Re: Greek characters in IPA usage

From: Julian Bradfield (
Date: Thu Aug 20 2009 - 05:09:42 CDT

  • Next message: Michael Everson: "Re: Greek characters in IPA usage"

    David Starner wrote:
    >On Wed, Aug 19, 2009 at 5:47 AM, Julian
    >Bradfield<> wrote:
    >> The argument is that IPA and Greek letters are *logically
    >> separate* letters, and should therefore be encoded separately, for the
    >> sake of data processing on them.
    >I don't buy it. It is trivial for an algorithm to tell that aβs is
    >IPA; it's impossible for an algorithm or even a human to tell whether
    >abs is IPA or plain old Latin characters. In my particular version of
    >Cleanicode, I would disunify IPA from Latin, but in the real world ,
    >if you're doing data processing on IPA, you've tagged it, either
    >explicitly or implicitly. What data processing are you doing that aβs
    >is a problem but not abs?

    I'm not, yet - but I don't think anybody is doing much of the data
    processing that has been appealed to by either side in this argument!

    But simple editing (e.g. search and replace) is an example.
    It's true that I'm unlikely to use Greek beta and IPA beta in the same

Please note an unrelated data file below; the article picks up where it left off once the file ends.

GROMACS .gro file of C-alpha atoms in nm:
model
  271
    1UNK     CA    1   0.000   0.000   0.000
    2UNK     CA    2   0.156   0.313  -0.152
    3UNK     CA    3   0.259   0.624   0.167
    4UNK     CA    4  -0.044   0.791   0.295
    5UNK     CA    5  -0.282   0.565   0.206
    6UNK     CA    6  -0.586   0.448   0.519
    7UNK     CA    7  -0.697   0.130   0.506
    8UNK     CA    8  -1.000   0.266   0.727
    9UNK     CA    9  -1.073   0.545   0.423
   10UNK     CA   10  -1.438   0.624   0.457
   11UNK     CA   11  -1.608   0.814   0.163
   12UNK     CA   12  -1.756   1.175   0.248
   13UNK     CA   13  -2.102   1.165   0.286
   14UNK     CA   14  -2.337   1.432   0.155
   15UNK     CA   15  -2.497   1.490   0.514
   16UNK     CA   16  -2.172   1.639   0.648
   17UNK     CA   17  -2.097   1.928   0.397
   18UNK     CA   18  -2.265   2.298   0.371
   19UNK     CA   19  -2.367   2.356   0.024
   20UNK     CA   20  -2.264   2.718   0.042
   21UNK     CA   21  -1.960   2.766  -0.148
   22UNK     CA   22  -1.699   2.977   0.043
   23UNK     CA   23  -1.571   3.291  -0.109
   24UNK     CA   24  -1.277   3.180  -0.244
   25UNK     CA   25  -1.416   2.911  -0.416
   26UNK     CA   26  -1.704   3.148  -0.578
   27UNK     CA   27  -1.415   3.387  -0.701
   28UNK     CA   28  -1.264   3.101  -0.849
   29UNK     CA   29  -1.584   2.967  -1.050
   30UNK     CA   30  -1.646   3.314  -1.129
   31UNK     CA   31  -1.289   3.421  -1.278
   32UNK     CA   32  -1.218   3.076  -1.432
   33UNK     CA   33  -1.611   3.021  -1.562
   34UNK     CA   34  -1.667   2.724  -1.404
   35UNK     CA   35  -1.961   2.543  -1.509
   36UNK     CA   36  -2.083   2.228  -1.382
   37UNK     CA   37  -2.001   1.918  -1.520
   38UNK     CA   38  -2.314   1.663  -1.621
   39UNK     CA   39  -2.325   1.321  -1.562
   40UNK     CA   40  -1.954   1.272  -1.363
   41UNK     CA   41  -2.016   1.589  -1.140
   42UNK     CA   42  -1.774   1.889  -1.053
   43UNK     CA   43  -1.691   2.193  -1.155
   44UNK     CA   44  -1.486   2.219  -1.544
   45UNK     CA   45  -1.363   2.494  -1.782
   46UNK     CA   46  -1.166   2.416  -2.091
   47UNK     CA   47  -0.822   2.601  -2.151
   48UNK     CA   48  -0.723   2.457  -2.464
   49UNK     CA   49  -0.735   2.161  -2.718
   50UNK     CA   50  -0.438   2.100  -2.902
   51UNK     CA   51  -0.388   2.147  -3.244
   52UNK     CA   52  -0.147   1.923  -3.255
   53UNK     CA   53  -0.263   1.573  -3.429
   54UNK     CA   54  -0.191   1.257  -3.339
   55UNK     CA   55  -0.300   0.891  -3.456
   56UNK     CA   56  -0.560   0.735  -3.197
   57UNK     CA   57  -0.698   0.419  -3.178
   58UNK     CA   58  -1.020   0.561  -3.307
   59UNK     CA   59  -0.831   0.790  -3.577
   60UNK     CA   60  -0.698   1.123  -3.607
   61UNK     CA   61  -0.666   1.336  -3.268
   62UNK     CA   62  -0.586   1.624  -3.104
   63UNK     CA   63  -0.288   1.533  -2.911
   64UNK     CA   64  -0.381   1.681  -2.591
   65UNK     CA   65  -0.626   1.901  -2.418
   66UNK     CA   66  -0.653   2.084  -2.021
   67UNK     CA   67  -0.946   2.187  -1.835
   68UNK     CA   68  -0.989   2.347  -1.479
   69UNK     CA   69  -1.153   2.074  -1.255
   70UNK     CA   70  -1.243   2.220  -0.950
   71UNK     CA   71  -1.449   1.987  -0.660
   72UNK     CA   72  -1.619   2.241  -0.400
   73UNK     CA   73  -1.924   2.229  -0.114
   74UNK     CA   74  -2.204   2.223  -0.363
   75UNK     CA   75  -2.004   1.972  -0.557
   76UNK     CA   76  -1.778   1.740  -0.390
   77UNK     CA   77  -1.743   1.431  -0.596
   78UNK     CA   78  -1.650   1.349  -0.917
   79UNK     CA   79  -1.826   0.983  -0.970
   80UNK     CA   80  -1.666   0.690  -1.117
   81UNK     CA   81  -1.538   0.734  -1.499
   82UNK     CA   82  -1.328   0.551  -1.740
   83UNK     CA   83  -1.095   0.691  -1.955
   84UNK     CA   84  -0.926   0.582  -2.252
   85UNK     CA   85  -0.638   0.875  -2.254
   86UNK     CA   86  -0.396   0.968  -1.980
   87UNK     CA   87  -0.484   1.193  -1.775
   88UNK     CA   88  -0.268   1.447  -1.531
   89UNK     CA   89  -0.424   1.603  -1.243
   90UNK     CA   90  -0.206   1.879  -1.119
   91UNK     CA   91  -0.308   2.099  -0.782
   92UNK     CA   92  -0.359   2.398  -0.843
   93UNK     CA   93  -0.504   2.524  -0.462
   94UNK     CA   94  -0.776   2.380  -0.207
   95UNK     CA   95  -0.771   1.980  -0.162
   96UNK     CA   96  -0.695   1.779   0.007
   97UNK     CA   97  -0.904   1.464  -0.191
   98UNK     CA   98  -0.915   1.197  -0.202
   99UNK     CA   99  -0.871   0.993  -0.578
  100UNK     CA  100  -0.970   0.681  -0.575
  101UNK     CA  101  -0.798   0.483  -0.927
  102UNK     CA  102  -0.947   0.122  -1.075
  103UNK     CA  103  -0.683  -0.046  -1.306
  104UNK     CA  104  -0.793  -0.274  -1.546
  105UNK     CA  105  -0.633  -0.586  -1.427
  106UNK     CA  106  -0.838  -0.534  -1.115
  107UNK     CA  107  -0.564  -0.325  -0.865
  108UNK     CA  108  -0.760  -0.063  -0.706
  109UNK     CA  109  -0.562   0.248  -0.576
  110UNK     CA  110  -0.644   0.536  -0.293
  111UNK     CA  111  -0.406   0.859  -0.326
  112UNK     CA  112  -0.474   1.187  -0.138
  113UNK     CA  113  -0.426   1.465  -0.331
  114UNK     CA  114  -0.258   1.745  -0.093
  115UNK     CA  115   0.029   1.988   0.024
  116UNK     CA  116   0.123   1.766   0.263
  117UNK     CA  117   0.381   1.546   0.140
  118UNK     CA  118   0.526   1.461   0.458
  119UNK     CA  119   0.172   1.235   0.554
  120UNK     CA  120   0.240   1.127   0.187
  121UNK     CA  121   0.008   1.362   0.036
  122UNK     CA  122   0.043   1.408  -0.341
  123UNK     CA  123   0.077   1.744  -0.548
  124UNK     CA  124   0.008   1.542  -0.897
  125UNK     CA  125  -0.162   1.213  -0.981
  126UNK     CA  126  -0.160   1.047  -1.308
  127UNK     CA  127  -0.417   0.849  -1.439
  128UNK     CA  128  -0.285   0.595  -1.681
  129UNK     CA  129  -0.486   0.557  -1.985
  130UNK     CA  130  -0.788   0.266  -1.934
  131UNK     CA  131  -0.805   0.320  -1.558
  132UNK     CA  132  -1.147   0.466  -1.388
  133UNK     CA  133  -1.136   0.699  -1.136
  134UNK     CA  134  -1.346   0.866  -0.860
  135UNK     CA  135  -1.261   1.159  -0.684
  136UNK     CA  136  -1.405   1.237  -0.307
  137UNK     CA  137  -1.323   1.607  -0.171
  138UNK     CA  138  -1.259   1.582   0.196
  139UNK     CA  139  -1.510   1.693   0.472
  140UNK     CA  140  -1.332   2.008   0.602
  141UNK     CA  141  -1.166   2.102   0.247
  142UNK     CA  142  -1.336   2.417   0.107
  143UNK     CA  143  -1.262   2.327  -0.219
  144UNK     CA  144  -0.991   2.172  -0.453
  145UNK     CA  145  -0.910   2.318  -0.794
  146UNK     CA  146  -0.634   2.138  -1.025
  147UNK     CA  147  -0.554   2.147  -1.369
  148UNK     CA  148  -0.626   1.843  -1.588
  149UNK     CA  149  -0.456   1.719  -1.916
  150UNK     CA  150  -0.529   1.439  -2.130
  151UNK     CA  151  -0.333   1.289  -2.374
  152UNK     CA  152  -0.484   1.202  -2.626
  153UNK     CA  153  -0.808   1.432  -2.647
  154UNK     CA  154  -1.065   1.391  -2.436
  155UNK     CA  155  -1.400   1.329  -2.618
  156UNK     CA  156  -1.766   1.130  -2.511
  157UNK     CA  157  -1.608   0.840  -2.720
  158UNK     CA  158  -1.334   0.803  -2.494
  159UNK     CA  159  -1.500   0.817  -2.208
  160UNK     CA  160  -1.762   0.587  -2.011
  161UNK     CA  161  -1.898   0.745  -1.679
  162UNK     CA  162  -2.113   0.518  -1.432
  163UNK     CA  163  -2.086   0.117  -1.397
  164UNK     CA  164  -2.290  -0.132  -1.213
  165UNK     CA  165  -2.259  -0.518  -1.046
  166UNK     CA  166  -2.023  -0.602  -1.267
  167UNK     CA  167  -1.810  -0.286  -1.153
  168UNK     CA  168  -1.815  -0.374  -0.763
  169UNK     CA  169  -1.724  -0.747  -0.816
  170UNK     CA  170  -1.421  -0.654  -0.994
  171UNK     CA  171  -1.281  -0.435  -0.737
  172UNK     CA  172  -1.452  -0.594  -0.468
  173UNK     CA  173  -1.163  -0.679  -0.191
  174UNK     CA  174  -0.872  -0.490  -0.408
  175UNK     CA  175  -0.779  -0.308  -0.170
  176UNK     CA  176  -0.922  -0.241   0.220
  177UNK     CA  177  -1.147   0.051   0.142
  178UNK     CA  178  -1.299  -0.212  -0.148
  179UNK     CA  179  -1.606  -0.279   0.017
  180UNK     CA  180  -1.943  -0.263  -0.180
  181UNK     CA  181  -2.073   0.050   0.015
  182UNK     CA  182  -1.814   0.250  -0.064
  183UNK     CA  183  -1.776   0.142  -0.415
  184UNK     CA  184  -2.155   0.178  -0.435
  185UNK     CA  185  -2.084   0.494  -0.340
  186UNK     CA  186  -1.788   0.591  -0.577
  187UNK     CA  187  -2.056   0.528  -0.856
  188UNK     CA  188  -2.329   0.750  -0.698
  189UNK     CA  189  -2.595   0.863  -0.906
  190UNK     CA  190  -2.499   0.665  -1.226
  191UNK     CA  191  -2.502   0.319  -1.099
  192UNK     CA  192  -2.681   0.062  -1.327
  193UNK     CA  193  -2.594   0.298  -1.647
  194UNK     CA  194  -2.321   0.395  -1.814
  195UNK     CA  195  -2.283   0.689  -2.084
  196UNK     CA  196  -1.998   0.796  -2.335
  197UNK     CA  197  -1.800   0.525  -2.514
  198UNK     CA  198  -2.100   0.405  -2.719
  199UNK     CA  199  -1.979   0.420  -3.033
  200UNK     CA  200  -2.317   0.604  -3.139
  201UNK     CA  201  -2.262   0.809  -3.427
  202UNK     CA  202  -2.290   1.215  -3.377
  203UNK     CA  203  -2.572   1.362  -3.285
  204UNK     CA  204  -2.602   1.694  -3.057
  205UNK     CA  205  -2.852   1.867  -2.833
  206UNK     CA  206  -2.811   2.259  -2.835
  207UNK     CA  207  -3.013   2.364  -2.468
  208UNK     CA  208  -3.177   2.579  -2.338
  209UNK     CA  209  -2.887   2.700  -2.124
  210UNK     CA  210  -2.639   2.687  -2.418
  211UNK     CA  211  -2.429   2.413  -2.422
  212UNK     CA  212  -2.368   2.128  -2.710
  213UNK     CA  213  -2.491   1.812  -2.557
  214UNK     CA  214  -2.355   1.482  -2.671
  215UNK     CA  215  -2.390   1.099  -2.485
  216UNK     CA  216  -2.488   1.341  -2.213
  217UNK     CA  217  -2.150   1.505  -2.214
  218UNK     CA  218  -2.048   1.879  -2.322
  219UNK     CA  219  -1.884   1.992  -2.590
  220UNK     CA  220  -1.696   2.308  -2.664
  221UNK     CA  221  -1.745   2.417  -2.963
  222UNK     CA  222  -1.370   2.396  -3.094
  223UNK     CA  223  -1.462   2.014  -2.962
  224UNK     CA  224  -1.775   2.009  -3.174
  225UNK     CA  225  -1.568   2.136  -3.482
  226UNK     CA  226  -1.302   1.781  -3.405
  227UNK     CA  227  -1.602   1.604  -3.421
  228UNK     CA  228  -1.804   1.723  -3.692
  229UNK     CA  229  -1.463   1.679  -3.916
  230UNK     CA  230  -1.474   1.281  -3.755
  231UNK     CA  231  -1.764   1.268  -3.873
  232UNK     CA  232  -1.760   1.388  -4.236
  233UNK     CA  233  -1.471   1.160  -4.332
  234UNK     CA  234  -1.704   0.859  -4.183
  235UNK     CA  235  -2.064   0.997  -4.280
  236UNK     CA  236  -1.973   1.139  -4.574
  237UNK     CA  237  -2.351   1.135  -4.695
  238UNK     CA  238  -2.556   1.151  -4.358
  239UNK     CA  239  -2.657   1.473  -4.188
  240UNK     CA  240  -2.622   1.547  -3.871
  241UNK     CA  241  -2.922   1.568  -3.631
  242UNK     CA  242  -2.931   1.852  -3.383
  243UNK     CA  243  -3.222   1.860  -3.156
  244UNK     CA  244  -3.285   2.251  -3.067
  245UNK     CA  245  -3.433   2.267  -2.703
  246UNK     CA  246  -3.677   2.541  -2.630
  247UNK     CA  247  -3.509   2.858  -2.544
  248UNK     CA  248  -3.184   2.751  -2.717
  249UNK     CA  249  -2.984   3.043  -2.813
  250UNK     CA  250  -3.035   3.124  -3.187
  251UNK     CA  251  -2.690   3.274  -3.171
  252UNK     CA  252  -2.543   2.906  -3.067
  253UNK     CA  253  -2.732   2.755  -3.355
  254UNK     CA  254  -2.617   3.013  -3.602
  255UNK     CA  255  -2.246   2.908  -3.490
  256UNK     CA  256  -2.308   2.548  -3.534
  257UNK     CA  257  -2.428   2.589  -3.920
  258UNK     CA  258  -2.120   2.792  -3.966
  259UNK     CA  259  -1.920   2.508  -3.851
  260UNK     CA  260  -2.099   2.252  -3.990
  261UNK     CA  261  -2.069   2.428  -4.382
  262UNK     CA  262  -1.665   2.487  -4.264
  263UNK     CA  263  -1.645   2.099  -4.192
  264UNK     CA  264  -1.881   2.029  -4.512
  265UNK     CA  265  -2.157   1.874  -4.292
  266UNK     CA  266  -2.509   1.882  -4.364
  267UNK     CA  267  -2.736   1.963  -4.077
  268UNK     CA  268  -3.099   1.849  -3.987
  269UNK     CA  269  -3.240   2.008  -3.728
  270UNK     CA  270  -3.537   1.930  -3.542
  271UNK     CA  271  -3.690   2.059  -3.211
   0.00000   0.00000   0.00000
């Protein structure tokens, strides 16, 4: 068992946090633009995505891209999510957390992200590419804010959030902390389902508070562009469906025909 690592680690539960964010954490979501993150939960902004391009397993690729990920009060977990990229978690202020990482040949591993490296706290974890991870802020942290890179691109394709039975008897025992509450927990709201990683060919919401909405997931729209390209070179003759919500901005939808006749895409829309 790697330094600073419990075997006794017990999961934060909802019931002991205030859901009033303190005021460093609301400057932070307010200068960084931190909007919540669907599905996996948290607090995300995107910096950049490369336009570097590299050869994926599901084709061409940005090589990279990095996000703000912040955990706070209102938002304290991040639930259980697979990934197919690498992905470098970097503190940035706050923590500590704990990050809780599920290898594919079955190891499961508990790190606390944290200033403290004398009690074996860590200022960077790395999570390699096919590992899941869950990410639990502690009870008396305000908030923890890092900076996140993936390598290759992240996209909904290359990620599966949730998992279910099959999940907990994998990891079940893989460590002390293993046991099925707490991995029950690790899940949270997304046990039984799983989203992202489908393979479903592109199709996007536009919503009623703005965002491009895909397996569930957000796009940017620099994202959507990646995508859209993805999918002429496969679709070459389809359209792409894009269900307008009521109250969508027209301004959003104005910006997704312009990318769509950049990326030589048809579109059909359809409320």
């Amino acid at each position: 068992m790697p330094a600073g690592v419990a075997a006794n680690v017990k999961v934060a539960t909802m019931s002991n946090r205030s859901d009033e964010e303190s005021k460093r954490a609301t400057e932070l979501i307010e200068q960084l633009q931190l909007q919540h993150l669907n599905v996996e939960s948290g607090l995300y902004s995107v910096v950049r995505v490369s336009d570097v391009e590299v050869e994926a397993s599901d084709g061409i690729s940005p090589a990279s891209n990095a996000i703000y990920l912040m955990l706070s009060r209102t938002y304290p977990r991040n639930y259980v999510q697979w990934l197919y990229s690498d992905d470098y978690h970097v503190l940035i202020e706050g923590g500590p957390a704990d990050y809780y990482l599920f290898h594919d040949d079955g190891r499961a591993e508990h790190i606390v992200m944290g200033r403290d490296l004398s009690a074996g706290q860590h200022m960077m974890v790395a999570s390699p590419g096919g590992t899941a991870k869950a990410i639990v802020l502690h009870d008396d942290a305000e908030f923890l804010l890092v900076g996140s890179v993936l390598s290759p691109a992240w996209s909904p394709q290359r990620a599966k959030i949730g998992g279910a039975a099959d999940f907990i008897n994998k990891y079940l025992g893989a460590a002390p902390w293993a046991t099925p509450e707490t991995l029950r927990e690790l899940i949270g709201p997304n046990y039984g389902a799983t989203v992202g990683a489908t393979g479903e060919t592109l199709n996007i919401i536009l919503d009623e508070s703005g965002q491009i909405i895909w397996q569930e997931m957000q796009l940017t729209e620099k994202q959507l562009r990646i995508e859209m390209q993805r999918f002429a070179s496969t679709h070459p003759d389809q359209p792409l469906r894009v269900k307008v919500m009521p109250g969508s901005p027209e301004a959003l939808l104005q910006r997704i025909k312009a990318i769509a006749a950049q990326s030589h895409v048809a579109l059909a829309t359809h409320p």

paper, because I don't work on Greek. However, I do deal with
    formalizations of phonological theories. In describing grammatical
    re-writing rules, it is conventional (among mathematicians and
    computer scientists) to use (mathematical) Greek letters to stand for
    strings of "letters" from the grammatical alphabet. If I'm giving a
    phonological re-writing rule, how am I to distinguish the string
    variable β from the phoneme symbol IPA beta?
    Of course, it can be done by markup - but Unicode has gone to all the
    trouble of encoding several maths alphabets, because font distinctions
    are significant, and Unicode (don't ask me why) thinks people should
    be able to write maths in plain text.
    This is another case where what looks like a font distinction is a
    semantically significant distinction, and should be encoded.

    You're right that Latin a vs. IPA a is inconsistent - as I also said,
    ideally they would be disunified - but the IPA itself, in a concession
    to reality, has explicitly stated that the Latin letters of the IPA
    are to be treated as the same as the ASCII characters.

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